Happy in Death of a Salesman: Character Analysis

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  • 0:03 Who Is Happy Loman?
  • 0:38 Happy's Accomplishments
  • 1:21 Happy's Women
  • 2:12 Happy and Willy
  • 3:09 Lesson Summary
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Lesson Transcript
Instructor: Margaret Stone

Margaret has taught both college and high school English and has a master's degree in English.

Willy Loman's youngest son Happy is a womanizer who inflates his fragile self-esteem by claiming success that he has not achieved. Despite his promises to change his life and please Willy, he cannot save him.

Who Is Happy Loman?

Happy Loman is Willy and Linda Loman's son in Death of a Salesman. Happy is thirty-two years old, younger than his brother Biff by two years. Happy emulates his father in many ways, believing Willy's theory that success comes from being well liked. His life seems overshadowed by Biff's accomplishments, and Willy focuses on Biff's prospects throughout the play. Happy's spiel is patterned after Willy's salesman's patter. He beefs up his accomplishments and brags about his sexual conquests, though his life has not amounted to much.

Happy's Accomplishments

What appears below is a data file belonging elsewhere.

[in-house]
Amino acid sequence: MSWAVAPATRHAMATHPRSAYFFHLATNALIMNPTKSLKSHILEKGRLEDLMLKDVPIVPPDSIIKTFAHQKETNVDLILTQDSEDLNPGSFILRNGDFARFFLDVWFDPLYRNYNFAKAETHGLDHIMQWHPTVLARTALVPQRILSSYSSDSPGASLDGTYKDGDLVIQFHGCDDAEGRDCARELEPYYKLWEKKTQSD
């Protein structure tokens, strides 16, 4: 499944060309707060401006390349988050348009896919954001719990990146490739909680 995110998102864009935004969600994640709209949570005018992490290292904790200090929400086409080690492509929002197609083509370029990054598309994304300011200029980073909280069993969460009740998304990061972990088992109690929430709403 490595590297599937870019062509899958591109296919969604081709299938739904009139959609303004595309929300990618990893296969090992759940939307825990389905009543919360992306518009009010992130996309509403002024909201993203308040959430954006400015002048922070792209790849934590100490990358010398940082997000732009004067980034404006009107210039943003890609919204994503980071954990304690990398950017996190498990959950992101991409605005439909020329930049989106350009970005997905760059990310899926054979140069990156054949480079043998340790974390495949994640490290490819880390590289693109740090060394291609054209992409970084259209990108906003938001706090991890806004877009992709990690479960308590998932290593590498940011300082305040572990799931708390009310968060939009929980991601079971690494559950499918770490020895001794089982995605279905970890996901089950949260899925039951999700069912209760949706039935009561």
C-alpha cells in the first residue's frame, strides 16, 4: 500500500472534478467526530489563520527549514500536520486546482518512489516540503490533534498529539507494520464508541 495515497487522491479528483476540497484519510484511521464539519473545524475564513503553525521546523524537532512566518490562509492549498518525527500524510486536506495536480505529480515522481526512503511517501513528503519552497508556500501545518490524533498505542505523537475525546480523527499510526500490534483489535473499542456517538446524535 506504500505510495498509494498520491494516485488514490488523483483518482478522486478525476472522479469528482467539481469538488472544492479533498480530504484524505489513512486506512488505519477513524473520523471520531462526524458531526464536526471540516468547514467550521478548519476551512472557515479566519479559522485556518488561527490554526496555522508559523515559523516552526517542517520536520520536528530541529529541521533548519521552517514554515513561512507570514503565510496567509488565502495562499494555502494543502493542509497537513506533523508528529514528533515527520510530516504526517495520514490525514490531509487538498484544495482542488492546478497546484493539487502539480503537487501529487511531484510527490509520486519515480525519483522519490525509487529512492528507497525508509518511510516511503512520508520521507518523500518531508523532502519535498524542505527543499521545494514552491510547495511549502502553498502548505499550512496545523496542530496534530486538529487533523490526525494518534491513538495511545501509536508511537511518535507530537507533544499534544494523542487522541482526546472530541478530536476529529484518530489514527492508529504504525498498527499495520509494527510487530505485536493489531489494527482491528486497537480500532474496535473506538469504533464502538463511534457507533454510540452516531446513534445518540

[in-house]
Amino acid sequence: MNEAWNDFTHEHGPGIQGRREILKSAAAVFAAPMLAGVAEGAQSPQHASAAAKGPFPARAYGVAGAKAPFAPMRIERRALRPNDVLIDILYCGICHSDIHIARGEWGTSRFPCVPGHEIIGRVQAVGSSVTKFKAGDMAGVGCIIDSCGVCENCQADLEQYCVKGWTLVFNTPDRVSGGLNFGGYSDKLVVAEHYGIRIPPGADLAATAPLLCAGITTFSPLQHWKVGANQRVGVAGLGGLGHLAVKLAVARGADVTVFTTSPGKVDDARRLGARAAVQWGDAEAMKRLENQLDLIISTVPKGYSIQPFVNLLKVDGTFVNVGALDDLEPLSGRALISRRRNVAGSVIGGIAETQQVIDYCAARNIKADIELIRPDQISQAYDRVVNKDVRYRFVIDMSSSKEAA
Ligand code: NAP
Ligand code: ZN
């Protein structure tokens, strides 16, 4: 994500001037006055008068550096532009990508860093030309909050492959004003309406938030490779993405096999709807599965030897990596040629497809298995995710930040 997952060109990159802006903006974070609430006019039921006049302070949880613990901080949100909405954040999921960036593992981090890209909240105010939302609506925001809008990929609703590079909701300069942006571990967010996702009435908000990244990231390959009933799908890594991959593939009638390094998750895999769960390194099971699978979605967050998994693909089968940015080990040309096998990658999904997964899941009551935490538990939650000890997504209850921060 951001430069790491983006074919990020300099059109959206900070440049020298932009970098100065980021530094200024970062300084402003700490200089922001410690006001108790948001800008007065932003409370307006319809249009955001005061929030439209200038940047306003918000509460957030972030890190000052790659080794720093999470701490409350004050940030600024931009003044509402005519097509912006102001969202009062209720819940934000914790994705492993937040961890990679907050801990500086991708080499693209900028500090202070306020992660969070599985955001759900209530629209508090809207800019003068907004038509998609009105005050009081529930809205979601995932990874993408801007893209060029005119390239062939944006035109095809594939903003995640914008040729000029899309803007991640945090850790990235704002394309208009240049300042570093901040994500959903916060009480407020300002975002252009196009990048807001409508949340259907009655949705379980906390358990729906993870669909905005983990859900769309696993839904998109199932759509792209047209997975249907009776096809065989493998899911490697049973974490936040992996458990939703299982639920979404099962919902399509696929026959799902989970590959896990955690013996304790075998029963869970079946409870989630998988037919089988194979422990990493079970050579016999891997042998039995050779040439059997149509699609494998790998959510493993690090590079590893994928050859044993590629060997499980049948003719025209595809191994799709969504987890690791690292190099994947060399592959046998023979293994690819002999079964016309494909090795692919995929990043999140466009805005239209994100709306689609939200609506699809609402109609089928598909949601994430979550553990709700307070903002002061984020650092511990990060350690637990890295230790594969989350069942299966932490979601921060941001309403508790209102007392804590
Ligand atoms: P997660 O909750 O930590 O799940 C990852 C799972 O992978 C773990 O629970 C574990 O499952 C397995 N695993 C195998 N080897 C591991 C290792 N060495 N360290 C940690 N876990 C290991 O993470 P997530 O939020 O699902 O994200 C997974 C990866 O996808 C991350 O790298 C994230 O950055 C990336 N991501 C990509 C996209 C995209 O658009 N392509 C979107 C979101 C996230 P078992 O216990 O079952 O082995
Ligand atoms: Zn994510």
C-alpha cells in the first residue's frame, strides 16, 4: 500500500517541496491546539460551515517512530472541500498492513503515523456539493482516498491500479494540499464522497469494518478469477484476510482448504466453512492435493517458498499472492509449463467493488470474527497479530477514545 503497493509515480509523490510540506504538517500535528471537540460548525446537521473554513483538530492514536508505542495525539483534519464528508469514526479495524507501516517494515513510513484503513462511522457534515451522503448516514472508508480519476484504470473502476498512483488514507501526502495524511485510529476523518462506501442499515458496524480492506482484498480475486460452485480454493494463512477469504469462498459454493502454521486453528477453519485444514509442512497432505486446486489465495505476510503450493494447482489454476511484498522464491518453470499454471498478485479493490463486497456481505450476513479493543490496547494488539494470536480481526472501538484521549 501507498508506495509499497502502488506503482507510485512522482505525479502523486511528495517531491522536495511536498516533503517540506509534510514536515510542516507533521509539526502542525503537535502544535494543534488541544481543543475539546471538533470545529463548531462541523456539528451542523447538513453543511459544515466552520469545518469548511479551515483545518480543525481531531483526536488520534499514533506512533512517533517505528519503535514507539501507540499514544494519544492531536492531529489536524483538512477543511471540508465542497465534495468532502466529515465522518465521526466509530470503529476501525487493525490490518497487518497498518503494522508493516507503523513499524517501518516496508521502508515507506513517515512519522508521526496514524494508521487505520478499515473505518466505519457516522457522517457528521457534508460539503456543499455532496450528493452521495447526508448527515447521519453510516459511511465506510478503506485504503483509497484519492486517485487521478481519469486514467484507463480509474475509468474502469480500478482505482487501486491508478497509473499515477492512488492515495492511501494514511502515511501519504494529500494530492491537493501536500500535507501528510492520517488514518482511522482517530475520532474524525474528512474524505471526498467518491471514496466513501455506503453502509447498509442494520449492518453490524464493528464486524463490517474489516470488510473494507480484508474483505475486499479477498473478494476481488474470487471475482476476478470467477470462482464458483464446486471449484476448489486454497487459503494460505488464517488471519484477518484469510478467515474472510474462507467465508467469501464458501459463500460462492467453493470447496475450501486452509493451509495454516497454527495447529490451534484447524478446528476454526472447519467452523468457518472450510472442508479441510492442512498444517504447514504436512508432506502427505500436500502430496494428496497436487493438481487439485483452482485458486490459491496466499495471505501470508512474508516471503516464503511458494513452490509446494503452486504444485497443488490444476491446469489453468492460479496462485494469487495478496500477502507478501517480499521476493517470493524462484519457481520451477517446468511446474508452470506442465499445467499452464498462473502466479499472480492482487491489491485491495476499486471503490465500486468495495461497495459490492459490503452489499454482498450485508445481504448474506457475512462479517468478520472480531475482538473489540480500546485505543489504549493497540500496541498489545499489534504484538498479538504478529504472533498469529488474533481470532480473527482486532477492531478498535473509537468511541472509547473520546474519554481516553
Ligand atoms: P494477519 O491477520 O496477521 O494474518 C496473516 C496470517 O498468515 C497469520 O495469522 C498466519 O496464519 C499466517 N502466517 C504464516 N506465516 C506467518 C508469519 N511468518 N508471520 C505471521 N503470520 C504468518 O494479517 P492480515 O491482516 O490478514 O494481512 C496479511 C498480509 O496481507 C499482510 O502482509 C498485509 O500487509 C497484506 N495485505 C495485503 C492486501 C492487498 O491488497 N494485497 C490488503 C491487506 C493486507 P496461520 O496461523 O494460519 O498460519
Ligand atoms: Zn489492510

The dream of success fails Happy. Though he possesses all the material adornments of success, he admits to feeling unfulfilled. 'I don't know what the hell I'm workin' for. Sometimes I sit in my apartment - all alone. And I think of the rent I'm paying. And it's crazy. But then, it's what I always wanted. My own apartment, a car, and plenty of women,' Happy confides to Biff.

Perhaps his disenchantment lies in the reality that he finally admits when Biff confronts him. Happy has been claiming to be an assistant buyer until Biff says, 'You big blow, are you the assistant buyer? You're one of the two assistants to the assistant, aren't you?' None of the material possessions he has accumulated can shield him from the reality of his position in the business world.

Happy's Women

Happy is a womanizer, but he speaks with disdain of the women he has conquered. Early in the play, as he and Biff are going to sleep in the room they shared as children, the brothers talk about their sexual conquests. Happy remembers the woman with whom he had his first sexual encounter: 'Yeah, that was my first time - I think. Boy, there was a pig!' On another occasion, he brags shamelessly about his conquest of a woman in his office who is engaged to another man.

Later, when he and Biff meet Willy for dinner, Willy is emotionally overwrought. Their father has just learned that he has been fired, yet Happy and Biff desert their father at the restaurant so they can pursue sex with the women they've just met. 'Your boys left with the chippies,' the waiter tells Willy. Happy places his own desires above his overwrought father's needs, and the women he pursues are merely objects to him.

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